Security and geopolitical implications of artificial intelligence

by Dr. Jean-Marc RICKLI
Head of Global Risk, Geneve Centre for Security Policy and Visiting Fellow, School of Security Studies, King’s College London

Wednesday, May 22, 2019 – 12:00-14:00
emlyon business school
Ecully campus – Amphi Calori
23 avenue Guy de Collongue, 69130 Ecully

Recent advances in artificial intelligence driven by growing computing powers, rising amount of generated data and improvement of machine learning algorithms have led to major breakthroughs recently such as the series of Alpha algorithms by Google’s Deepmind or Libratus by Carnegie Melon University. The speed of this technological growth is exponential and the proliferation of this technology is both horizontal (across states) vertical (from state to non-state actors). This raises alarming prospects about the potential malicious uses of this technology and the way to prevent them. Moreover the concentration of key actors in AI in a few countries is leading to new geostrategic realities.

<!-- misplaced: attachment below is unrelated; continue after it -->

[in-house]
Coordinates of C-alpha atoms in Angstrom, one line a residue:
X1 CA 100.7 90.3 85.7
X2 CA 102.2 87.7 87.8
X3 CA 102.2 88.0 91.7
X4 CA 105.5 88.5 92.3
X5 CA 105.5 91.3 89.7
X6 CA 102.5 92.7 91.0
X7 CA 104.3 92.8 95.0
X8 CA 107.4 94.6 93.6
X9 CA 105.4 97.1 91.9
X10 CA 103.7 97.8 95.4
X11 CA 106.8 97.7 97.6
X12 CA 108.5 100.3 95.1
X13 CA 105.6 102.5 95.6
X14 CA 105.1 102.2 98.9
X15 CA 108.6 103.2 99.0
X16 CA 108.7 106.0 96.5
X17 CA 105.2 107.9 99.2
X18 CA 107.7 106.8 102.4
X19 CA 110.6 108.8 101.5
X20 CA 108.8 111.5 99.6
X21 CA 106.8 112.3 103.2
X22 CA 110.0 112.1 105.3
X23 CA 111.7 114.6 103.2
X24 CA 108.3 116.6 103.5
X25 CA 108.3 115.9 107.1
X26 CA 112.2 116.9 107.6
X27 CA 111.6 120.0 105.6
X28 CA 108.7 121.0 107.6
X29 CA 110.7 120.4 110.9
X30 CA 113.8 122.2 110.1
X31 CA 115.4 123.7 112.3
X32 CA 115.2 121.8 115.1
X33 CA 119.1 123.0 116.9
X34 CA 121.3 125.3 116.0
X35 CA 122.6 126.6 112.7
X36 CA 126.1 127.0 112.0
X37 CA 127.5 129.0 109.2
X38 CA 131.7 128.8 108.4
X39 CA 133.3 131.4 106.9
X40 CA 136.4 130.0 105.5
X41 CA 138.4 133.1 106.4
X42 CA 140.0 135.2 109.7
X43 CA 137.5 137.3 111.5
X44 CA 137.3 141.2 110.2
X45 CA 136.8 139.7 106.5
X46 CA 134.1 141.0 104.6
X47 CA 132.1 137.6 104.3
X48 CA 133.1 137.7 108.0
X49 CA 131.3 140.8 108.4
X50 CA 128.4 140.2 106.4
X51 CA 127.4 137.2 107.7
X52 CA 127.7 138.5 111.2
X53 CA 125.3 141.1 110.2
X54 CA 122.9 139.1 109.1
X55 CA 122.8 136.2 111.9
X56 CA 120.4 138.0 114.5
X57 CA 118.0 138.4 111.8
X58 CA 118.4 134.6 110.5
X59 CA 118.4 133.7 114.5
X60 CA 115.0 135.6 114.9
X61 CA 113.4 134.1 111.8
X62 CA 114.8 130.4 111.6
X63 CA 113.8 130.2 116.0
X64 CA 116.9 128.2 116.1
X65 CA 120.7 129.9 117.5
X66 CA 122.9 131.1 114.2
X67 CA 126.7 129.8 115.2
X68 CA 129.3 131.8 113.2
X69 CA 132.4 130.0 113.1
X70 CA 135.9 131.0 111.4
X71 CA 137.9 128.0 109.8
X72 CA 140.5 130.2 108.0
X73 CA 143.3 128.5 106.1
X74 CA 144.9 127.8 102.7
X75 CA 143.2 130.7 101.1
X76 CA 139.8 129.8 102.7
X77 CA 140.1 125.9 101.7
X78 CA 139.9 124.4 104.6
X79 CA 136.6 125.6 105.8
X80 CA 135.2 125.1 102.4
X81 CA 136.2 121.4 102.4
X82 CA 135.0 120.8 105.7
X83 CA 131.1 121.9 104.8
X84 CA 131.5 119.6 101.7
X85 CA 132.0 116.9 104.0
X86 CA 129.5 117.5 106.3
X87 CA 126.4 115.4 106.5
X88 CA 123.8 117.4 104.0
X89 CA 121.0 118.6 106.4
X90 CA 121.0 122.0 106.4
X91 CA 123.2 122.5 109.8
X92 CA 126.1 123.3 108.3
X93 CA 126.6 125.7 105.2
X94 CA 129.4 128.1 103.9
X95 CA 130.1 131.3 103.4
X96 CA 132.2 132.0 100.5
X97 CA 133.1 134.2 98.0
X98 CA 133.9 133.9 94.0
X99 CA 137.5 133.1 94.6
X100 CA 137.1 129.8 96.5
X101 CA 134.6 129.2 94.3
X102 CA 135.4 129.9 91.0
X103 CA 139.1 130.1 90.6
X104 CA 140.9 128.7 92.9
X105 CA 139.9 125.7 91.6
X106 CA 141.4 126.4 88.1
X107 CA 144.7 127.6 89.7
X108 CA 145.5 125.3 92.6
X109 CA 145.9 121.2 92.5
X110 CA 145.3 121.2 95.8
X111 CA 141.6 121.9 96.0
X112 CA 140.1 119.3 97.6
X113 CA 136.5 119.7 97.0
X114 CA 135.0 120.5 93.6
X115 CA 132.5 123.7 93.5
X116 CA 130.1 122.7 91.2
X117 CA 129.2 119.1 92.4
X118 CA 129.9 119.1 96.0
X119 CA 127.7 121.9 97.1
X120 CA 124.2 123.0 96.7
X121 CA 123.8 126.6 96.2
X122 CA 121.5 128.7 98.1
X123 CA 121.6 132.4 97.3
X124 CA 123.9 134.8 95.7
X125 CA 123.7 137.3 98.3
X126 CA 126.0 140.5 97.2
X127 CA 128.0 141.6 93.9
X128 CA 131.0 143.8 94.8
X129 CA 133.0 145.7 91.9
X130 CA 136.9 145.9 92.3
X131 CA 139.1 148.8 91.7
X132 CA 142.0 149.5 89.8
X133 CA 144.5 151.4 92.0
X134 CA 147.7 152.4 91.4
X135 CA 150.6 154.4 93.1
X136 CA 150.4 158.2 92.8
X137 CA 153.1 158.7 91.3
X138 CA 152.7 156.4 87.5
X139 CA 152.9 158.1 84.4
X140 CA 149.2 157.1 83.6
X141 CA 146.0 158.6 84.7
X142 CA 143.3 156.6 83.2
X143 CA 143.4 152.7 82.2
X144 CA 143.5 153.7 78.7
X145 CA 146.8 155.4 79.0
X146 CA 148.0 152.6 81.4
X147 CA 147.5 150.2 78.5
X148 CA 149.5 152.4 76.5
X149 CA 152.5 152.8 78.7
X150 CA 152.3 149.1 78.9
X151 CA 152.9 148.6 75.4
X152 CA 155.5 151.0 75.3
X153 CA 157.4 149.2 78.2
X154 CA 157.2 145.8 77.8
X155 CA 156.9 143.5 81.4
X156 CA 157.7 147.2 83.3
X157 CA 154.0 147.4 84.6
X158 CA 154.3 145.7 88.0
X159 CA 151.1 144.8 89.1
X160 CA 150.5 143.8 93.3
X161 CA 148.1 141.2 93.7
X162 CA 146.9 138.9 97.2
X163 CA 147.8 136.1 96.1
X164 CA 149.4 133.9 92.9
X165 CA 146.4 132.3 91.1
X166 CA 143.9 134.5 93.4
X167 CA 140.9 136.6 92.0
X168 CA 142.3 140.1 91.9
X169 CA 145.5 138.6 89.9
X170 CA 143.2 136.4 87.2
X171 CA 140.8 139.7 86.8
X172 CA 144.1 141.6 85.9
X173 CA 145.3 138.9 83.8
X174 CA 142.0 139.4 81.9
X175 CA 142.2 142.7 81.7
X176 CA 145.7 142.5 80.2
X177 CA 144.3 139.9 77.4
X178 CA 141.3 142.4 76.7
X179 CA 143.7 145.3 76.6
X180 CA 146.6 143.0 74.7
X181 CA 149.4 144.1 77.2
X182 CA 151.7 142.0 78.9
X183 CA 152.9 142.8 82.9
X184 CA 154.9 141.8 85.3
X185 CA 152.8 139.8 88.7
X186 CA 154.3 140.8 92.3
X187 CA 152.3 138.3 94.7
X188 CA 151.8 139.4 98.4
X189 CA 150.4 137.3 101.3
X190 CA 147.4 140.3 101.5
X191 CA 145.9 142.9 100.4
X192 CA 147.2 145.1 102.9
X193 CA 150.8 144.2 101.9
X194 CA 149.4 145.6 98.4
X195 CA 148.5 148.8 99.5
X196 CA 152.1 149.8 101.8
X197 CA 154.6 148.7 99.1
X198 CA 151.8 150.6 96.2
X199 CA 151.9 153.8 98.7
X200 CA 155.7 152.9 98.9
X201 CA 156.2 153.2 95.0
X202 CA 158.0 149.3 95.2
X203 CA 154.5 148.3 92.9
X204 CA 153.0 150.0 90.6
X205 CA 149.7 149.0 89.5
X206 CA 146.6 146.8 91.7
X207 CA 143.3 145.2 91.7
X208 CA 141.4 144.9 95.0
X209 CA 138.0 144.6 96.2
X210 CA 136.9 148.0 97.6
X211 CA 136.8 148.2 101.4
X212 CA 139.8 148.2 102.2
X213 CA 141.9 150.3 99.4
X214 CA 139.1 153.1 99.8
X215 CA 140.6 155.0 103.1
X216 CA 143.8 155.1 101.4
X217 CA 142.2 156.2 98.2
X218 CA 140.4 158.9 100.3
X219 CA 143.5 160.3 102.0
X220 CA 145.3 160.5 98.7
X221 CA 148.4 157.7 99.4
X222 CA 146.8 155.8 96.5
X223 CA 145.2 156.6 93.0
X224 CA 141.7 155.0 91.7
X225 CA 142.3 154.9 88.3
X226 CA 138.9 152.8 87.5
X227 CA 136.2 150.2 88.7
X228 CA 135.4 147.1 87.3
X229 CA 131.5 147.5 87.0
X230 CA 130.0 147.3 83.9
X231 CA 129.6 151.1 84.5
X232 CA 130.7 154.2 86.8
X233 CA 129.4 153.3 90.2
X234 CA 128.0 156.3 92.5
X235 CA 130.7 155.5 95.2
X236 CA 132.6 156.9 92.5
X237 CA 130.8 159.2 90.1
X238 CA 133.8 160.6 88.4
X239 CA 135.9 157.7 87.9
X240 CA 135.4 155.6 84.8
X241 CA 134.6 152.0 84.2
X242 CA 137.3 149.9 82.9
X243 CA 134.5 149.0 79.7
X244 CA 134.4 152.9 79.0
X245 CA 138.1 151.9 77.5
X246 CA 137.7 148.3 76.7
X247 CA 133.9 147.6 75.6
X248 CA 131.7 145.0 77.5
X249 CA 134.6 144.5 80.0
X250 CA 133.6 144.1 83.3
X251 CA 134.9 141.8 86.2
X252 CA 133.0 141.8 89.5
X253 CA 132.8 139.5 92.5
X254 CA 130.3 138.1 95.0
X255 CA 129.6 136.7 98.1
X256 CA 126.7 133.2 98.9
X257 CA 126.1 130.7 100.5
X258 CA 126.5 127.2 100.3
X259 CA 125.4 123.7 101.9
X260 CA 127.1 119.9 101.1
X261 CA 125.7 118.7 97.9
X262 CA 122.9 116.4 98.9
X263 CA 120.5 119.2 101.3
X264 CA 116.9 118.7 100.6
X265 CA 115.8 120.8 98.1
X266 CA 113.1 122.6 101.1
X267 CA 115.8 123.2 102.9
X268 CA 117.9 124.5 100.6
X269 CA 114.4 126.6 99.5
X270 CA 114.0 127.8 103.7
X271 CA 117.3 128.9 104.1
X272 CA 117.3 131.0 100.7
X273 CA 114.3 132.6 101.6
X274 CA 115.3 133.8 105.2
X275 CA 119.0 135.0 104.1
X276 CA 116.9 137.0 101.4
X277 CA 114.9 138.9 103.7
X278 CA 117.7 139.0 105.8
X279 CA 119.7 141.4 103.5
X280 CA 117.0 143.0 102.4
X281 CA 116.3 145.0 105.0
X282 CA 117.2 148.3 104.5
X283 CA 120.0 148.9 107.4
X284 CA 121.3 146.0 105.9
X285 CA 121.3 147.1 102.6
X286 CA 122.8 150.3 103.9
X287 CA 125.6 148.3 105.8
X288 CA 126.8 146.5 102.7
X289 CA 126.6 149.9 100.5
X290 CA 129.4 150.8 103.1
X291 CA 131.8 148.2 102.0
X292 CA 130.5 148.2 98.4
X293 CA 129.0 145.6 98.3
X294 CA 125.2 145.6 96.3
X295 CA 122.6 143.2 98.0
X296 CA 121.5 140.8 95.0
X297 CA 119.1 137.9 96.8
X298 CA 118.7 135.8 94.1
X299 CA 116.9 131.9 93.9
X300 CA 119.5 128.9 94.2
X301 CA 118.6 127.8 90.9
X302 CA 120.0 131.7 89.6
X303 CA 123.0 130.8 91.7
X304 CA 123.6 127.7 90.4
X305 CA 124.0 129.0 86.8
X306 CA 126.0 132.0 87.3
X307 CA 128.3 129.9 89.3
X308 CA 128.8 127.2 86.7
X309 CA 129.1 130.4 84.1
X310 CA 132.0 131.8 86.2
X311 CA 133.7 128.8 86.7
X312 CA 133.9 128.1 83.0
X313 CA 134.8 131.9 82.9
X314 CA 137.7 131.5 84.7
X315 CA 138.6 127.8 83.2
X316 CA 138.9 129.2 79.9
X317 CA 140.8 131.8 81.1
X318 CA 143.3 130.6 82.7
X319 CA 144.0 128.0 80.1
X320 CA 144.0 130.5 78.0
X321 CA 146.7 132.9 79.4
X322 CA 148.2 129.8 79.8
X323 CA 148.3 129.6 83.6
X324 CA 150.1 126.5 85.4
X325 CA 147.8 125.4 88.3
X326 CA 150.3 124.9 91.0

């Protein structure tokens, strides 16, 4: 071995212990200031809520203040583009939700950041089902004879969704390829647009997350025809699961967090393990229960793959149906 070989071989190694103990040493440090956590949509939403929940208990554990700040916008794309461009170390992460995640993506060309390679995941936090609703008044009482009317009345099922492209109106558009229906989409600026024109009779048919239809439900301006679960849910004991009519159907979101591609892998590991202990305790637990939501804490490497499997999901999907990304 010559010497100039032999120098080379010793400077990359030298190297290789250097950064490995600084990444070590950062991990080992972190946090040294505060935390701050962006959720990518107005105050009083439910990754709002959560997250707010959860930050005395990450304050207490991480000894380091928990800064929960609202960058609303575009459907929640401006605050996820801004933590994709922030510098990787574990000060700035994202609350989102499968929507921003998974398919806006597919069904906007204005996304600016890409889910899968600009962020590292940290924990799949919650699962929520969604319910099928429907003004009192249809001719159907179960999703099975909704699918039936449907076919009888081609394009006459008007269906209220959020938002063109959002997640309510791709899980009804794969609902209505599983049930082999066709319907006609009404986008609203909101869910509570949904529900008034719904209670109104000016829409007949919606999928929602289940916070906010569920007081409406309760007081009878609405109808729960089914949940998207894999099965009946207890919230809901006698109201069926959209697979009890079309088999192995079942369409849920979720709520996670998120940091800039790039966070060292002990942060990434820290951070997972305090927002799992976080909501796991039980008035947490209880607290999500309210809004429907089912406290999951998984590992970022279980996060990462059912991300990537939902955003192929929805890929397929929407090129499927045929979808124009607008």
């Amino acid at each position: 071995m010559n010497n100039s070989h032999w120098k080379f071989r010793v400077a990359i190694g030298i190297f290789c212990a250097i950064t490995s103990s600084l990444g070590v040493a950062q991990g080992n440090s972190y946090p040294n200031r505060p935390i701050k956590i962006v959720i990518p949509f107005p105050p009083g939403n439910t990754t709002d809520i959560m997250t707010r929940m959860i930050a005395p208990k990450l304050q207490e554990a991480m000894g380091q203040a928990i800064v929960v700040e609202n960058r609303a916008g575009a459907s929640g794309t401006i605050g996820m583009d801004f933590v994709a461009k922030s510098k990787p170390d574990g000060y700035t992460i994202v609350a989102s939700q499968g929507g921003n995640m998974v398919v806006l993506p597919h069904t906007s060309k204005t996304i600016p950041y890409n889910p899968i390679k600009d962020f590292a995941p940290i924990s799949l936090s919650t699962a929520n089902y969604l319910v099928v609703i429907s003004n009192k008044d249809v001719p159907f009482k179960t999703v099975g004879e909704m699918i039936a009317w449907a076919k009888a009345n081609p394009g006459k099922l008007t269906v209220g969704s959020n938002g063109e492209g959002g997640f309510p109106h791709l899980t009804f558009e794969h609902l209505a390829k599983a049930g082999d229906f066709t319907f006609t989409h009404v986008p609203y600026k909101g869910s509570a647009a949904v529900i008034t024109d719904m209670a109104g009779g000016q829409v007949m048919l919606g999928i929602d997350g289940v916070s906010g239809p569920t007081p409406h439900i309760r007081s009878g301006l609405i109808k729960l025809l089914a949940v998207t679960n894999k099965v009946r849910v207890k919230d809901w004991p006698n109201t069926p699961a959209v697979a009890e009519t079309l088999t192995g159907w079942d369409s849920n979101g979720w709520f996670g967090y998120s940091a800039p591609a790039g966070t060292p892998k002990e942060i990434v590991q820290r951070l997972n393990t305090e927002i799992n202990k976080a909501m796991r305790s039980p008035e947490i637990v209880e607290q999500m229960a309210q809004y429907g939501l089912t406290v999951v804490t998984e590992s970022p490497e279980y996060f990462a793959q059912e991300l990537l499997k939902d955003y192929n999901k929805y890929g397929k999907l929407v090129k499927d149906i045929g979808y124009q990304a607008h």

Dr. Jean Marc RICKLI is the head of global risk and resilience at the Geneva Centre for Security Policy (GCSP) in Geneva, Switzerland. He is also a research fellow at King’s College London and a senior advisor for the AI (Artificial Intelligence) Initiative at the Future Society, Harvard Kennedy School. He is an expert on autonomous weapons systems for the United Nations in the framework of the Governmental Group of Experts on Lethal Autonomous Weapons Systems (LAWS). He is also a member of The IEEE Global Initiative on Ethics of Autonomous and Intelligent Systems and the co-chair of the NATO Partnership for Peace Consortium Working Group on Emerging Security Challenges. His forthcoming book that will be published by Georgetown University Press in June 2019 and co-written with Dr. Andreas Krieg is entitled Surrogate Warfare: The Transformation of War in the Twenty-first Century.